Definition of refectory in English:


nounPlural refectories

  • A room used for communal meals in an educational or religious institution.

    • ‘The band spent the day at school and had lunch at the refectory before tearing into a performance of questionable educational value.’
    • ‘A new refectory and kitchen will provide a place where pensioners can get a cooked meal daily.’
    • ‘Brendan and his companions are taken to the refectory for a delicious meal.’
    • ‘In the end, not only was he not prosecuted, he was allowed to install his painting in the refectory of the Dominican house of SS Giovanni e Paolo without making a single alteration, except to the title.’
    • ‘The Pugin Centre will also offer meeting rooms, an education suite and a café refectory, as well as the possibility for an East Manchester Museum.’
    • ‘You share brief, frugal meals with the monks in the refectory, then it's back to your cell to pray - for salvation, inspiration, or deliverance, take your pick.’
    • ‘The rest of the buildings - including the library, the refectory, the day room and the monks' cells (from the Latin cella rather than from any notion of prison, they assured me) were all out of bounds.’
    • ‘‘We took our meals in the refectory and questioned the monks about their decisions to become Benedictines,’ said Schlaht.’
    • ‘On the left side next to the staircase, there is a corridor which leads to the refectory, the kitchen and six hermit cells.’
    • ‘It also holds catering contracts at a number of hospitals and runs the refectories and restaurants at many businesses around the world.’
    • ‘They were then invited to lunch in the convent refectory.’
    • ‘After chapel service, dinner was served in the refectory, and the students went to bed at 8.30.’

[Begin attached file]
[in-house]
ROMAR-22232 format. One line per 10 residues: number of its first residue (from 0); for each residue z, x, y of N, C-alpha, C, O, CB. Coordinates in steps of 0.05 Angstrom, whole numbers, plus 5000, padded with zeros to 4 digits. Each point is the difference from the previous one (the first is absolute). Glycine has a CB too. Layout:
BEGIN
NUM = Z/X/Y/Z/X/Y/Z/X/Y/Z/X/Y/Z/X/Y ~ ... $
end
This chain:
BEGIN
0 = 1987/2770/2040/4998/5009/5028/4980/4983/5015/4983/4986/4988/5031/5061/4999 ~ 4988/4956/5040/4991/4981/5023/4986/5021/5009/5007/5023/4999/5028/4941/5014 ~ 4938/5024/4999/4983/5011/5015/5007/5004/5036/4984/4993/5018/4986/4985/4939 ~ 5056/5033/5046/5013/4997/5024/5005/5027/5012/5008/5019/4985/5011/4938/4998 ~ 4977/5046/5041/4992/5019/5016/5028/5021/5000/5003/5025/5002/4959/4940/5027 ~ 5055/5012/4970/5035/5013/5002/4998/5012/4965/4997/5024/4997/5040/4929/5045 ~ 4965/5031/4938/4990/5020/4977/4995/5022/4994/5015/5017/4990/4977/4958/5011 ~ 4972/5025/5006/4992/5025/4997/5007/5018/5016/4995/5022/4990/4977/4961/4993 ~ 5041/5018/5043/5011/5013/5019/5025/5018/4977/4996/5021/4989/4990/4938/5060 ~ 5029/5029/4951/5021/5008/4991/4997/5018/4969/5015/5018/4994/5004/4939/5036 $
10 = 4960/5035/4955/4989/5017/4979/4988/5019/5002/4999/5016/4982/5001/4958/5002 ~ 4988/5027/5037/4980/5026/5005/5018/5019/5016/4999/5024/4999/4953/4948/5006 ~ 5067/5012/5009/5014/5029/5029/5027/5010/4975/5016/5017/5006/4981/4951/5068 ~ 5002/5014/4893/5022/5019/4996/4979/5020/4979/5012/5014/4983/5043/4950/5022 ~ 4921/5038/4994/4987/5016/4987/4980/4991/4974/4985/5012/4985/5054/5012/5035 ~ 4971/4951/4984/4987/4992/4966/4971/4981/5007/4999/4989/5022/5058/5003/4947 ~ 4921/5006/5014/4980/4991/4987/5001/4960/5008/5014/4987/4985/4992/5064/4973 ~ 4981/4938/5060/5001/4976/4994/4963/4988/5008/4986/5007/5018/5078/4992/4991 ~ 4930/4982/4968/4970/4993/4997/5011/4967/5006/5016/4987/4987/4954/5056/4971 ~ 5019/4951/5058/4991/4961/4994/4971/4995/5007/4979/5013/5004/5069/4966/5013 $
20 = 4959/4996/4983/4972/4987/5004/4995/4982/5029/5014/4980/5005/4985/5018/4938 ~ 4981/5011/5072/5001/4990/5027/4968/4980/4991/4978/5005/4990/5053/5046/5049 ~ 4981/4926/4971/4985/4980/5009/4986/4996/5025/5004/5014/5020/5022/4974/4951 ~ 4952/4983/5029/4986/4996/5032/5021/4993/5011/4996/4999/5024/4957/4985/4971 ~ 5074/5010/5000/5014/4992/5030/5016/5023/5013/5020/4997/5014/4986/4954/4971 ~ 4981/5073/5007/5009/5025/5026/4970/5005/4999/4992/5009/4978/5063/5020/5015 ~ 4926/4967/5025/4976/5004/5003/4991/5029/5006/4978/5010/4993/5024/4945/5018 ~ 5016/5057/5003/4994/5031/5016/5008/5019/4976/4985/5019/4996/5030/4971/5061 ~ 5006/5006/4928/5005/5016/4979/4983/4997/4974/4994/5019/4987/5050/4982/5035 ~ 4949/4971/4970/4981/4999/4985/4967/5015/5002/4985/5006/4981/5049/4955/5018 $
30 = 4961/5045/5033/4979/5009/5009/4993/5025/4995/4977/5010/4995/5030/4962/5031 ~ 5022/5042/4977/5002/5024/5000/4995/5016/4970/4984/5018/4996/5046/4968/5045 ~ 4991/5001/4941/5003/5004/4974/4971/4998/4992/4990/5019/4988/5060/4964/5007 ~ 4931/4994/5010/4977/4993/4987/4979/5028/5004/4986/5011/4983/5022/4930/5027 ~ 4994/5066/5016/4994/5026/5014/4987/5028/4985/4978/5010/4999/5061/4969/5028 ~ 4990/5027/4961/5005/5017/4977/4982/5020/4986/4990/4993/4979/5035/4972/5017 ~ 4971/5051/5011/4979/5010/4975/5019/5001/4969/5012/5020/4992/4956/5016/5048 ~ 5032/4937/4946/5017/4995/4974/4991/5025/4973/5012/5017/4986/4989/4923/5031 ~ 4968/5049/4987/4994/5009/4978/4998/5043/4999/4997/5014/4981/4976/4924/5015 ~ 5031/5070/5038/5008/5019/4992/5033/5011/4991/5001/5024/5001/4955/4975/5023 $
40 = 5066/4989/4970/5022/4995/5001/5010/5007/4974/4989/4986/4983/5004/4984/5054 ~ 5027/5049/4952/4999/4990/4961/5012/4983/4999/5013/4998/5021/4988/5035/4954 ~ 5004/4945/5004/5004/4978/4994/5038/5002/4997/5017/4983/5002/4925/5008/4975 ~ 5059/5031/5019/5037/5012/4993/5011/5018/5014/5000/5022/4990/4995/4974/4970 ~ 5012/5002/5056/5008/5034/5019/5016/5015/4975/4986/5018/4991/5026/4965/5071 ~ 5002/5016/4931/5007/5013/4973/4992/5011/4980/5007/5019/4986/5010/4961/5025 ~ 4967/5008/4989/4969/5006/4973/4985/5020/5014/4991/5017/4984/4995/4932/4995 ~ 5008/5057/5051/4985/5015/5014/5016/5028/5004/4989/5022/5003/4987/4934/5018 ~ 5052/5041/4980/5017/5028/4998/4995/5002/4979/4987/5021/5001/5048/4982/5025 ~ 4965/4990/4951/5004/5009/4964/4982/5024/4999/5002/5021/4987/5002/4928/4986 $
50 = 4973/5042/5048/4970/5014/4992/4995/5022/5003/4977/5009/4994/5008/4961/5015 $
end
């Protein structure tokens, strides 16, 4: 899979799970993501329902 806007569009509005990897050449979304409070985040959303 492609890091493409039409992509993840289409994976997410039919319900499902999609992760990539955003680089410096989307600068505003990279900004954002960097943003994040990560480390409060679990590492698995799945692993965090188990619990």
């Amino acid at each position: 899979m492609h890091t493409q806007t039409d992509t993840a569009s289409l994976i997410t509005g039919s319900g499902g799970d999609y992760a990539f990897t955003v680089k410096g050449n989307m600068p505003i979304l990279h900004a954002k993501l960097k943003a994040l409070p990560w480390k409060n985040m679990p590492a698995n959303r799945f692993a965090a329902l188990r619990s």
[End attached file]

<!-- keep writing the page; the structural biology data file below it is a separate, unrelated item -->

• ‘The cars are filling up fast for this special visit to Winchester Cathedral with lunch in the refectory and a special tour, followed by Evensong.’
    • ‘The enormous building would easily convert into lecture halls, seminar rooms, accommodation areas, refectories and departmental offices.’
    • ‘We were up at 5am for chapel service, after which we trooped to the refectory for breakfast.’
    • ‘In November, CCTV cameras were installed in the entranceway to the College and over the Christmas vacation, further cameras were introduced in the refectory.’
    • ‘A big hit with students has been the large refectory, which has a New York-style diner serving food and good-quality coffee, Don's Pizzeria, a Stopgap shop selling snacks and sandwiches and a Ritazza coffee bar.’
    • ‘Among the buildings of special interest are the first and the oldest Uspensky Cathedral of the Assumption, built in 1497, the Church of the Archangel Gabriel with an attached bell tower and a refectory.’
    • ‘The earliest buildings, dating from the 19th century, feature uneven wooden floors and small, deep-set windows that create the air of a monastery refectory.’
    • ‘What would be wrong in a works canteen or a student refectory may be acceptable or tolerable or not worth making a fuss over in a night club.’
    restaurant, cafeteria, mess hall
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Late Middle English: from late Latin refectorium, from Latin reficere ‘refresh, renew’, from re- ‘back’ + facere ‘make’.